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Fight Aging With Vitamins - Articles Surfing
Researchers in search for the fountain of youth keep coming back to one fact: you are what you eat. What you eat has a tremendous impact not only on your health but also on your life span.
Aging that goes on inside your body has far more reaching consequences than a few wrinkles and gray hairs that seem to pop up over night. Sheldon Hendler, MD, Ph.D. says that much of the internal damage that accumulates over a lifetime, and the diseases that go with it, may be linked to mischievous molecules inside us called "free radicals".
Free radicals are created during the normal process of metabolism, cells produce unstable oxygen molecules that damage cells. As we get older the human body produces more and more of these free radicals.
These free radicals are molecules that have unpaired electrons that seem to attach most readily to electrons in fat molecules. A free radicals attack on the cells could kill or severely damage them, leaving them vulnerable to diseases commonly associated with the aging process.
Recent studies suggest that free radicals plays a central role in virtually every age related disease such as arteriosclerosis, Parkinson's disease and Alzheimer' disease.
The brain is a good place to study the benefits of antioxidants, says Paula Bickford, Ph.D. a researcher at the University of South Florida Center of Excellent for Aging and Brain Repair. The brain has one of the highest percentages of fats of any organ in the human body, and it is in our fats that free radicals inflict much of their damage.
Since over 40 percent of the total calories in the typical American diet is derived from fat it not difficult to see how we might be exposed to extensive damaging free radical activity.
Substances called antioxidants can neutralize free radical by pairing up or binding with the free radical elections thus inhibiting them from damaging cells in the human body.
Common Vitamins and over the counter products can help with aging such as Vitamin A, Vitamin B, Vitamin E, Selenium, Beta Carotene, Lycopene, L-Glutathione, Vitamin D, Green Tea, and Antioxidant.
Vitamin C, E and some forms of Vitamin A and the mineral Selenium are known to be antioxidants that help to protect the body from these free radicals.
Vitamin A is stored in the liver and fat cells of the human body and can reach toxic levels. DO NOT take more than the recommended dosage of Vitamin A.
Up to one-third of older people can no longer absorb Vitamin B from their food. Vitamin B is needed to form red blood cells and keep nerves healthy.
The mineral Selenium has been associated with a significant reduction in the incidences of lung, colorectal and prostate cancer. Good sources are fish, asparagus, brazil nuts, meat, poultry and bread.
Beta Carotene helps protect Vitamin C from oxidation, which enables it to perform at optimum efficiency. Symptoms of Beta Carotene deficiency include ache, dry dull hair, dry skin and thickened scaly skin on the palms and soles of the feet.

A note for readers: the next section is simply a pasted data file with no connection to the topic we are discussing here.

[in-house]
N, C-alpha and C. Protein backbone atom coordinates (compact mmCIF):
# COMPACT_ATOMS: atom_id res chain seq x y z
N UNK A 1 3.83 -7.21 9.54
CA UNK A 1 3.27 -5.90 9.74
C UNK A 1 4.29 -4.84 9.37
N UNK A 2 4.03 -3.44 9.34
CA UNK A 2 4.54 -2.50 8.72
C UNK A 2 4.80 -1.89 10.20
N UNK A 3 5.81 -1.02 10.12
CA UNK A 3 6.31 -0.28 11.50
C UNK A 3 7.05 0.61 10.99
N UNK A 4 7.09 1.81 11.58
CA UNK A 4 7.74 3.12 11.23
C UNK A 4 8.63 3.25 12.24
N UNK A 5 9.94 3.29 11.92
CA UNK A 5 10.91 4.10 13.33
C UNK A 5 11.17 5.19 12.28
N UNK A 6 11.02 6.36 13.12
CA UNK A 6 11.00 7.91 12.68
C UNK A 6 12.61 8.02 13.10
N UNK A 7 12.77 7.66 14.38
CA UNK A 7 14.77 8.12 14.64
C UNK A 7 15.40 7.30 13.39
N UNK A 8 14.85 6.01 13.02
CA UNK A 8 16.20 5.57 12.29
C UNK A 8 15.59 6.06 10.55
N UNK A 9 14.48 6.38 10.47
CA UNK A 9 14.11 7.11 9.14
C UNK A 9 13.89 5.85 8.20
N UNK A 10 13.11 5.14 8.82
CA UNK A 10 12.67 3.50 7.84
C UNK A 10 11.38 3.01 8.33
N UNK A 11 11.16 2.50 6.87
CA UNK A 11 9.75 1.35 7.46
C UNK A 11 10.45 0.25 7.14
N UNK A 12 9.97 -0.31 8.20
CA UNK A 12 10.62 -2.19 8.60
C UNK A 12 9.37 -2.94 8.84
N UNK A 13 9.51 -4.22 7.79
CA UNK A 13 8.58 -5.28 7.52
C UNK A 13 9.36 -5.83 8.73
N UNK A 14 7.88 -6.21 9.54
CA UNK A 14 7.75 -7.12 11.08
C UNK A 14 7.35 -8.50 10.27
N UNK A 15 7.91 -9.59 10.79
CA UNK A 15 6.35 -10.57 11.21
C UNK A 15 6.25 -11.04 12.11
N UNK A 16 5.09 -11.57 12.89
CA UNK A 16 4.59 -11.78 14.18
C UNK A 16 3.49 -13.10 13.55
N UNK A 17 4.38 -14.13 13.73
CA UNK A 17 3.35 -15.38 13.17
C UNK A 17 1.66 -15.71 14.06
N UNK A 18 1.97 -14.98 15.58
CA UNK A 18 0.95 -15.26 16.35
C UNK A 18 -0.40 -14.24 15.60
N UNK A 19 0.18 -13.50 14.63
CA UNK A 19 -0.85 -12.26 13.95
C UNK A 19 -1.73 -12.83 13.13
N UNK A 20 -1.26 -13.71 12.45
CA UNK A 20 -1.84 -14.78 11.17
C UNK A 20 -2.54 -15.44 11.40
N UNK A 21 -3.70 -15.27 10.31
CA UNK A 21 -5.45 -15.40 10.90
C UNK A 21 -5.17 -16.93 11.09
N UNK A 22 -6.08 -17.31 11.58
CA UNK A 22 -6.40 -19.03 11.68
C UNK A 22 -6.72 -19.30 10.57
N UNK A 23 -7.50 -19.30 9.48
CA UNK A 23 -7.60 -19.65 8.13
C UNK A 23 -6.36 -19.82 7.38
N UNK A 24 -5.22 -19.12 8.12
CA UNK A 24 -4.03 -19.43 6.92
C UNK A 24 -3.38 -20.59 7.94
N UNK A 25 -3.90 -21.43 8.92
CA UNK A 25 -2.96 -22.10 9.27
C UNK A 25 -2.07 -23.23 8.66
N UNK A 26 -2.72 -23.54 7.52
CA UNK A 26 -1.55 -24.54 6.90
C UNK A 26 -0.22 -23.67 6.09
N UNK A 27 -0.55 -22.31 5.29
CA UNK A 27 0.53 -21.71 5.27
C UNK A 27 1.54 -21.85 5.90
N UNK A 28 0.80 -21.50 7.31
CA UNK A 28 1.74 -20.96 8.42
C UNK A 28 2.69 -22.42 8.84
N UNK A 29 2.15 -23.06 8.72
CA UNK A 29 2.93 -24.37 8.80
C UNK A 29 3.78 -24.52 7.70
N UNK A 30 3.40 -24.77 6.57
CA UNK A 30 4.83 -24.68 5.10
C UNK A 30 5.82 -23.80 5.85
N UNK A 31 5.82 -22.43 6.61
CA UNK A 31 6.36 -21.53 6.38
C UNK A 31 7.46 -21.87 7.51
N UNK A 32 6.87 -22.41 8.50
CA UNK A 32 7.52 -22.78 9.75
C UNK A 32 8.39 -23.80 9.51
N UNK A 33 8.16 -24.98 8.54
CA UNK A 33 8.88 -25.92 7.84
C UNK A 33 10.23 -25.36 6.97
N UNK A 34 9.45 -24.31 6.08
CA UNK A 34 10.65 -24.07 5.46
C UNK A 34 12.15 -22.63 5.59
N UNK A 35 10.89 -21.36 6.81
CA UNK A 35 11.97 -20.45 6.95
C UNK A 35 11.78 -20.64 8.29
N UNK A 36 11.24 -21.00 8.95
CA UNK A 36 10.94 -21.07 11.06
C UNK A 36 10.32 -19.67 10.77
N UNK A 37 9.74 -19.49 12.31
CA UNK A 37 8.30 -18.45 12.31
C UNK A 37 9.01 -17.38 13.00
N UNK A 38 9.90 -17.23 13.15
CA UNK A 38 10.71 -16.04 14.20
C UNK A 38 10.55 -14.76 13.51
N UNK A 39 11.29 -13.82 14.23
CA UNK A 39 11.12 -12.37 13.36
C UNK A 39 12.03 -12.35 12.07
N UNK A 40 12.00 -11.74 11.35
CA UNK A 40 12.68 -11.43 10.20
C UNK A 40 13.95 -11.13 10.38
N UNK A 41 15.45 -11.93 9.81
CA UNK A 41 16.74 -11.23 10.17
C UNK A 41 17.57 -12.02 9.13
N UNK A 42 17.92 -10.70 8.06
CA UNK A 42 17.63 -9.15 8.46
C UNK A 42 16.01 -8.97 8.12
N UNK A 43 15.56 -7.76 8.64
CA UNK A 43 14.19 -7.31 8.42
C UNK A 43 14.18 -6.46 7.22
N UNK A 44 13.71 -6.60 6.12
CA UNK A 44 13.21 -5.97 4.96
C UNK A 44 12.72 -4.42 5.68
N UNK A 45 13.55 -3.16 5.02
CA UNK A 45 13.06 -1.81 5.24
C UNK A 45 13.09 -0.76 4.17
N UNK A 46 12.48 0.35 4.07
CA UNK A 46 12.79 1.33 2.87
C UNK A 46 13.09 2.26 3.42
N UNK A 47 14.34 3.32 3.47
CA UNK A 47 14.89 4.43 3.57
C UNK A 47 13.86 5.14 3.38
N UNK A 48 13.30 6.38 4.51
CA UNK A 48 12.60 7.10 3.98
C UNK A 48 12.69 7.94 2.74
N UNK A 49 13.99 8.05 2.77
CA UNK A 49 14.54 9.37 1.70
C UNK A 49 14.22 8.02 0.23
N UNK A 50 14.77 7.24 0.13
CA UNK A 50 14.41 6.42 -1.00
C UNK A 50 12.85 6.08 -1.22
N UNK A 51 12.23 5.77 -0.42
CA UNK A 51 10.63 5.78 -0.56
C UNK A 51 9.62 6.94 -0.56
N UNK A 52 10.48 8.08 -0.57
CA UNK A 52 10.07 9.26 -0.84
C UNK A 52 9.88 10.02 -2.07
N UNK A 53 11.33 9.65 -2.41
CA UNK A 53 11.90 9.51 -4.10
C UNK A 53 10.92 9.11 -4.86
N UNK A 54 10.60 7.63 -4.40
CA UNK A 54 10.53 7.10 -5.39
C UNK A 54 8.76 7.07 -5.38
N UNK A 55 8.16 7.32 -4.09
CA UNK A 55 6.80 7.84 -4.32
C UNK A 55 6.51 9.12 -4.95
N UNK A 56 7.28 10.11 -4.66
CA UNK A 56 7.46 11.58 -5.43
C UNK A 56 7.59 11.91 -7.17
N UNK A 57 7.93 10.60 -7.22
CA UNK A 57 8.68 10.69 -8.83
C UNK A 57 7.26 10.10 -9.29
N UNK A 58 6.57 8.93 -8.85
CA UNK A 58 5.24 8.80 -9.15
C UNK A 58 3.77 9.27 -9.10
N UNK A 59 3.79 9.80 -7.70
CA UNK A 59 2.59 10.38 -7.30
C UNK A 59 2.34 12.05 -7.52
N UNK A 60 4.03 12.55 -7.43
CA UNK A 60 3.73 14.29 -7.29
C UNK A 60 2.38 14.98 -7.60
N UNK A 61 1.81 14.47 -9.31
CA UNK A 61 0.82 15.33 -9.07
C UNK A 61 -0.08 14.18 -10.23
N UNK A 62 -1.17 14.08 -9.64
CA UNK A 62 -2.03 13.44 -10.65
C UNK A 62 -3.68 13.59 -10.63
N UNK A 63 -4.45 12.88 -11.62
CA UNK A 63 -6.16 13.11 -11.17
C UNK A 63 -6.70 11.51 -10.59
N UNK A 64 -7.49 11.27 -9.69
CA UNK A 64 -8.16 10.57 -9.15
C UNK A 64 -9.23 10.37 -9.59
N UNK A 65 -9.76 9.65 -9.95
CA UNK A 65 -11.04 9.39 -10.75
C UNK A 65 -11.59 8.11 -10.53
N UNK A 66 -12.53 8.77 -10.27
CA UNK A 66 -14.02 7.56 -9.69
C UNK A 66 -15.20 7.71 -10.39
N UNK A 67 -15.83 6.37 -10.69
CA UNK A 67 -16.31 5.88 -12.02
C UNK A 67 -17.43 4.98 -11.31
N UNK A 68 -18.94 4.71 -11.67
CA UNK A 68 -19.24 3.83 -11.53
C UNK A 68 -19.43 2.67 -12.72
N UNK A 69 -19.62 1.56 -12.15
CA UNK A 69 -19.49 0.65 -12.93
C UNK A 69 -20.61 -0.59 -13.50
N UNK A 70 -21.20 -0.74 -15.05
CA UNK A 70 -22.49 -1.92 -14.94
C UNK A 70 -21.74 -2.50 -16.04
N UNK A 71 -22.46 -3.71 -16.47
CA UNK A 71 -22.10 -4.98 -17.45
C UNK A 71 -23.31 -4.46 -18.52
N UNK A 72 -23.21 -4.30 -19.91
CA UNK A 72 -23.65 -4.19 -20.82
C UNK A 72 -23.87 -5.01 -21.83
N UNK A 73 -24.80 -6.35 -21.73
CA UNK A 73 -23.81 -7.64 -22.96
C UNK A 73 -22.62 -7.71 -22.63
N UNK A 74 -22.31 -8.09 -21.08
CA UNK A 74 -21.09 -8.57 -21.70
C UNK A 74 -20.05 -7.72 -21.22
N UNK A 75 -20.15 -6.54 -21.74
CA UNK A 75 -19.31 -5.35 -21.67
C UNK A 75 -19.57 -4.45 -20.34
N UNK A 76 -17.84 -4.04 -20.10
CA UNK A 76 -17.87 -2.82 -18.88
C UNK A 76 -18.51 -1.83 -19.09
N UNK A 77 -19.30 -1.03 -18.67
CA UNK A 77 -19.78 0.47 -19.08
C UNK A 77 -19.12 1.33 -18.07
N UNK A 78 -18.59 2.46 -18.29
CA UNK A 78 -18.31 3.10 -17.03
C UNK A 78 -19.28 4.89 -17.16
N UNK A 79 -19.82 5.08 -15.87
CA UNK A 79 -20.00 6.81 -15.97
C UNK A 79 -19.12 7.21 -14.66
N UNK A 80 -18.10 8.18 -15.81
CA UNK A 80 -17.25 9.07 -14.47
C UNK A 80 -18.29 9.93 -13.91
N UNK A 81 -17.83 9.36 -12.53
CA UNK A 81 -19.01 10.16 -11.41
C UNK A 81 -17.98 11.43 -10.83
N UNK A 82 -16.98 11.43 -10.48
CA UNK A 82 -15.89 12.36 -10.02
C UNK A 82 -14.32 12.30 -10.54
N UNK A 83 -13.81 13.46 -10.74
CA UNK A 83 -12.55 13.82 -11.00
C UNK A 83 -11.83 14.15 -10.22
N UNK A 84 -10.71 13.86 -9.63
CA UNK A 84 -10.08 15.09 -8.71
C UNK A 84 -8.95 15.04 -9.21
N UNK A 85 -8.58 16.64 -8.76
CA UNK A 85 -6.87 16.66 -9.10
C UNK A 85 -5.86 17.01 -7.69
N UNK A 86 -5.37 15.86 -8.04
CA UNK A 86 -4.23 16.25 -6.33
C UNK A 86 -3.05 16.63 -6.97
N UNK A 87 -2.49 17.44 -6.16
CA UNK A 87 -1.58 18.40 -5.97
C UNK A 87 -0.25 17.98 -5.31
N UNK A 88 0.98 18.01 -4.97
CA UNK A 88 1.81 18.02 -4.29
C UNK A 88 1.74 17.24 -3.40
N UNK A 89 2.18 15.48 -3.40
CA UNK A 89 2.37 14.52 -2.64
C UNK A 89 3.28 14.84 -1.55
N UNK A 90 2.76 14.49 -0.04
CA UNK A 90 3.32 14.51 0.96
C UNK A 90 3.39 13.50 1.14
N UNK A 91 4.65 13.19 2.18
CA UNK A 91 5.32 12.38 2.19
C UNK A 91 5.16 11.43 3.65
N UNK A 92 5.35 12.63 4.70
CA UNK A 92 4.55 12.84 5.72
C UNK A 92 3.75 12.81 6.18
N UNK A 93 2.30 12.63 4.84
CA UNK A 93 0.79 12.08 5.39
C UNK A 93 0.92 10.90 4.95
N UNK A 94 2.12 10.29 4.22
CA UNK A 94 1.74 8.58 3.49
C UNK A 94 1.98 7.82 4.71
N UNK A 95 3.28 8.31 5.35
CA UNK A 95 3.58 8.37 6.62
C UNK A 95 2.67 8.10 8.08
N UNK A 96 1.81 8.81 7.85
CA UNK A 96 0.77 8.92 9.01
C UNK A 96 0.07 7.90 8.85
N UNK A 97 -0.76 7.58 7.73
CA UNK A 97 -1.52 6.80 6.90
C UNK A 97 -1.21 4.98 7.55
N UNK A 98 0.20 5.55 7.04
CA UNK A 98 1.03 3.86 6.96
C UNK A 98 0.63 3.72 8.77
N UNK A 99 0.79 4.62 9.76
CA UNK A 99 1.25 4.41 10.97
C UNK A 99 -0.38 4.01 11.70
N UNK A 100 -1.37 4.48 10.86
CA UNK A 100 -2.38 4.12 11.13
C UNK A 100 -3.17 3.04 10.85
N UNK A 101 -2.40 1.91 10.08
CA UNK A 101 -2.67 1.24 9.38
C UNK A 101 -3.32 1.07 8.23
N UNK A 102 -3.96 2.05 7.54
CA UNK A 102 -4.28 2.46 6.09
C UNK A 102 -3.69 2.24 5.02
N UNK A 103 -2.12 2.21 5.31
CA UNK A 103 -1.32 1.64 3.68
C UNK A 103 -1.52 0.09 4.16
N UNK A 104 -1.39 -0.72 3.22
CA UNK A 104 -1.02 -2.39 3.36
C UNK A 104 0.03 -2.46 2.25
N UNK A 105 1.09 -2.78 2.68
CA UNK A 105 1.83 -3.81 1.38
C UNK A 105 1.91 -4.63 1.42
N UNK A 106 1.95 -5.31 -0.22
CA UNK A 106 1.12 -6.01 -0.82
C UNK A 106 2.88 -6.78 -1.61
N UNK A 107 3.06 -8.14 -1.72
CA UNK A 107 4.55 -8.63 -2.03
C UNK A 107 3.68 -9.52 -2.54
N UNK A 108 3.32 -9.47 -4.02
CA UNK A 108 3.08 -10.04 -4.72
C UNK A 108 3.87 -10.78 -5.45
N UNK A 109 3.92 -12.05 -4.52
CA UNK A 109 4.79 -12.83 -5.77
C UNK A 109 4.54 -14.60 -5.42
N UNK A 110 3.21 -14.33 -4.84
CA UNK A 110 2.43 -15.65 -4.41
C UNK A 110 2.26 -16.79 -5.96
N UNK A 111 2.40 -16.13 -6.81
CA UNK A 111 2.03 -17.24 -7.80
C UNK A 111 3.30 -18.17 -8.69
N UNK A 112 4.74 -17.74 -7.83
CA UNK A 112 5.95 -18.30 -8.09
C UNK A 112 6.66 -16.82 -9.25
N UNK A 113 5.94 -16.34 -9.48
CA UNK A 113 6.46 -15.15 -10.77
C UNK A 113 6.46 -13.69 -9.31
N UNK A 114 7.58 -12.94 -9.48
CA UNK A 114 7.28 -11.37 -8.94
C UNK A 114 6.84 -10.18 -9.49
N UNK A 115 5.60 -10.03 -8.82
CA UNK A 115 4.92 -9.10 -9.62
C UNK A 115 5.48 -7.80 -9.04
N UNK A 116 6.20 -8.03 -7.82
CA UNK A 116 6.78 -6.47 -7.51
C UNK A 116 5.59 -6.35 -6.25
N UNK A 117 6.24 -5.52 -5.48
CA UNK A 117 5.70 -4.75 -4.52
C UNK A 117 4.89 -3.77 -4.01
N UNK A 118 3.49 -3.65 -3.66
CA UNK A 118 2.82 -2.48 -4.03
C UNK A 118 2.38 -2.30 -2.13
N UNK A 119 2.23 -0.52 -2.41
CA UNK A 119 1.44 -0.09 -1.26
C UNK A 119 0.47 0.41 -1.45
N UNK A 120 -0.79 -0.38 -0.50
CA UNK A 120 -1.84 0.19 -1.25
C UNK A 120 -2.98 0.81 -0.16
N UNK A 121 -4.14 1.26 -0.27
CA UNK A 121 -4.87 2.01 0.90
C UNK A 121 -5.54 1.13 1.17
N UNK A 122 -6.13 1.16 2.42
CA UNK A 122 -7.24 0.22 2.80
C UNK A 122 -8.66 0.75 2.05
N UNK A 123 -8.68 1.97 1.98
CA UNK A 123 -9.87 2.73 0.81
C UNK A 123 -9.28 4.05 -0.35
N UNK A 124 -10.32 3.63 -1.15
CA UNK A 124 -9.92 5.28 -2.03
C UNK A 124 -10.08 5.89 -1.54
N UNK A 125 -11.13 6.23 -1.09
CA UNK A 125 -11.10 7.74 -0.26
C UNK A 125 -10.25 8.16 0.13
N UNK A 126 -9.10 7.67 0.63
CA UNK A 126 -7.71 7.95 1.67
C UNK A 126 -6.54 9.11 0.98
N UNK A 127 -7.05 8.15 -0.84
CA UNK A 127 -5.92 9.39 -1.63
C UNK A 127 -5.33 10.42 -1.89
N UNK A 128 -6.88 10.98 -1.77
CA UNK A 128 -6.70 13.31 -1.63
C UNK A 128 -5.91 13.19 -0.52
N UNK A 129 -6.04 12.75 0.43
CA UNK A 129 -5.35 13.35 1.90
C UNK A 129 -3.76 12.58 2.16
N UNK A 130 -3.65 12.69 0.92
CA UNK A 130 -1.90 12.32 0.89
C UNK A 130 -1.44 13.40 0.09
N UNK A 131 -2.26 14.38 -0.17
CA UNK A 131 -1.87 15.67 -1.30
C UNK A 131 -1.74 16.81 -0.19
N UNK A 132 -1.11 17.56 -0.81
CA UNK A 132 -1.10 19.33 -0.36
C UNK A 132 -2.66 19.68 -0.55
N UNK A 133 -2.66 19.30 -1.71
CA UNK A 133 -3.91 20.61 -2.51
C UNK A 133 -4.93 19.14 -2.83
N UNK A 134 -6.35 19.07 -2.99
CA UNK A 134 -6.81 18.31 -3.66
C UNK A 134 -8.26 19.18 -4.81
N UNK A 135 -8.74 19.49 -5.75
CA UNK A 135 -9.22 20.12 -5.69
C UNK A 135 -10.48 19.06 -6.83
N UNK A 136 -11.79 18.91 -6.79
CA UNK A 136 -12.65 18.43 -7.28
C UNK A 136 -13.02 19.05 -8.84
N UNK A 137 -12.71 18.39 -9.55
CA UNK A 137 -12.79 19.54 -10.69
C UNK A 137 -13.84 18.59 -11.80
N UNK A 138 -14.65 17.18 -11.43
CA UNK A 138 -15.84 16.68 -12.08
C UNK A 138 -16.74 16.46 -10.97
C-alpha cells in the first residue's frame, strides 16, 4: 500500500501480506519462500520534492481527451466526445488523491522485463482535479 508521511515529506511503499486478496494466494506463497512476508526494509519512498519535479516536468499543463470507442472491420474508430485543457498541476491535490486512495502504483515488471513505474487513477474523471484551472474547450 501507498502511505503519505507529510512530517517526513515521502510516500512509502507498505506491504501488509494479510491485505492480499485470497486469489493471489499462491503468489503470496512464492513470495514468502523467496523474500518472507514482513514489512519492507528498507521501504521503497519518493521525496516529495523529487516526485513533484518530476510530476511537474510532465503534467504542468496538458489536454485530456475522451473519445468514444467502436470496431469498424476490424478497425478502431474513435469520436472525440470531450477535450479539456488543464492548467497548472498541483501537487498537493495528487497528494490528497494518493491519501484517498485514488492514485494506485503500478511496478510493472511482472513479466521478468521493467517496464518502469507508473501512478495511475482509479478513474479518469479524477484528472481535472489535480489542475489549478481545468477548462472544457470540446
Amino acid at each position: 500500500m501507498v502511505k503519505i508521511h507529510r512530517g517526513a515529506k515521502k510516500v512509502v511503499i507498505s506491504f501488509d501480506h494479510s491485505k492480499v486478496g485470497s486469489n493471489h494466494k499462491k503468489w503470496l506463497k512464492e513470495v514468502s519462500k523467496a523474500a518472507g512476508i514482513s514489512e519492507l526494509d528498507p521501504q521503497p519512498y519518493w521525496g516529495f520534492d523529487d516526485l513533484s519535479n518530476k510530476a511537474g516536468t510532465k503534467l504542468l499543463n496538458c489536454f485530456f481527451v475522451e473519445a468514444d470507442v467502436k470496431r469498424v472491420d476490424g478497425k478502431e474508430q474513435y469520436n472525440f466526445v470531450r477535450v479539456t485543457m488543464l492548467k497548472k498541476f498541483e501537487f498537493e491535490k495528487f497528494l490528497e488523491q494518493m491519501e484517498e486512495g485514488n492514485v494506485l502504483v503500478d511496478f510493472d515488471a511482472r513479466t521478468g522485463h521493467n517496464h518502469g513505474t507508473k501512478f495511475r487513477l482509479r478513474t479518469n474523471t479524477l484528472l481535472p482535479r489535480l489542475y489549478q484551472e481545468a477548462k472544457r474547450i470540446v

Lycopene is very powerful in quenching free radicals as is L-gultathione. Ultra Antioxidant allows cells to perform more efficiently with less oxygen, enabling sufficient oxygen to be utilized for the cells and organs that specifically need it.
Vitamin D is manufactured in the skin following direct exposure to sunlight. Many studies show that Vitamin D production decreases in older people and in those who are housebound. Vitamin D is needed by the body to absorb calcium, which makes your bones stronger and helps prevent factures.
Green Tea Contains antioxidants that may protect against heart disease, several types of cancer, and skin damage.
Natural antioxidants are abundant in fruits and vegetables such as, apples, blueberries, broccoli, cherries, cranberries, grapes, spinach, and Spirulina a blue-green algae.
A 2006 article in the Journal of American Medical Association suggested that by periodically restricting our caloric intake to as little as 890 calories a day, or fasting, resulted in a decrease in insulin levels and body temperatures, another two biomarkers of longevity. Restricting calories helps to eliminate the free radicals by burning off more calories than you take in thus reducing the amount of fat stored in the human body.
Skipping a meal here and there from an evolutionary point of view would be beneficial. The human body is used to going days without eating anything but today we have constant access to food and we are taking in calories all day long.
Always consult your doctor before using this information.
This Article is nutritional in nature and not to be construed as medical advice.
Copyright © 1995 - Photius Coutsoukis (All Rights Reserved).
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